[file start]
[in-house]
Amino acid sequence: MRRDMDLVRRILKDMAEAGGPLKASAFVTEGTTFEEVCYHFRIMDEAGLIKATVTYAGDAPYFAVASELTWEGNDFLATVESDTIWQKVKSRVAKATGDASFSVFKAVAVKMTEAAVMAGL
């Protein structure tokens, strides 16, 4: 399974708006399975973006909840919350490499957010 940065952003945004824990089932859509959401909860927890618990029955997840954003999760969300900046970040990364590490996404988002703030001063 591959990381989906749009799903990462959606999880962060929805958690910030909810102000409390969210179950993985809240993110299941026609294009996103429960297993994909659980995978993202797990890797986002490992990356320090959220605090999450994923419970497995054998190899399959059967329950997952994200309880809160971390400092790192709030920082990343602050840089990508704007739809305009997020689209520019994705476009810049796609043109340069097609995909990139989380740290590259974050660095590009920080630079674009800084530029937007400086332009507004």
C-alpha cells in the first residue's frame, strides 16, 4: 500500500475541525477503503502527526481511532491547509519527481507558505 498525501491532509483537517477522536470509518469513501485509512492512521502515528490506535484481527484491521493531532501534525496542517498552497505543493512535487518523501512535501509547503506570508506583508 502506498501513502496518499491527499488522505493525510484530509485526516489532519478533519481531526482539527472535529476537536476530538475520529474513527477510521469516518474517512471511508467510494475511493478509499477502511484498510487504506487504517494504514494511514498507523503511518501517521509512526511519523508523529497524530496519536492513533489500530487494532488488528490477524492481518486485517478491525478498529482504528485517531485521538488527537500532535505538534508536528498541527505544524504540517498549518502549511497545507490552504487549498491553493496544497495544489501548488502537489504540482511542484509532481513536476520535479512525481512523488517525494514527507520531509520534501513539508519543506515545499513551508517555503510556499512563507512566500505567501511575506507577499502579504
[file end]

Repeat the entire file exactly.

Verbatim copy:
[in-house]
Amino acid sequence: MRRDMDLVRRILKDMAEAGGPLKASAFVTEGTTFEEVCYHFRIMDEAGLIKATVTYAGDAPYFAVASELTWEGNDFLATVESDTIWQKVKSRVAKATGDASFSVFKAVAVKMTEAAVMAGL
């Protein structure tokens, strides 16, 4: 399974708006399975973006909840919350490499957010 940065952003945004824990089932859509959401909860927890618990029955997840954003999760969300900046970040990364590490996404988002703030001063 591959990381989906749009799903990462959606999880962060929805958690910030909810102000409390969210179950993985809240993110299941026609294009996103429960297993994909659980995978993202797990890797986002490992990356320090959220605090999450994923419970497995054998190899399959059967329950997952994200309880809160971390400092790192709030920082990343602050840089990508704007739809305009997020689209520019994705476009810049796609043109340069097609995909990139989380740290590259974050660095590009920080630079674009800084530029937007400086332009507004």
C-alpha cells in the first residue's frame, strides 16, 4: 500500500475541525477503503502527526481511532491547509519527481507558505 498525501491532509483537517477522536470509518469513501485509512492512521502515528490506535484481527484491521493531532501534525496542517498552497505543493512535487518523501512535501509547503506570508506583508 502506498501513502496518499491527499488522505493525510484530509485526516489532519478533519481531526482539527472535529476537536476530538475520529474513527477510521469516518474517512471511508467510494475511493478509499477502511484498510487504506487504517494504514494511514498507523503511518501517521509512526511519523508523529497524530496519536492513533489500530487494532488488528490477524492481518486485517478491525478498529482504528485517531485521538488527537500532535505538534508536528498541527505544524504540517498549518502549511497545507490552504487549498491553493496544497495544489501548488502537489504540482511542484509532481513536476520535479512525481512523488517525494514527507520531509520534501513539508519543506515545499513551508517555503510556499512563507512566500505567501511575506507577499502579504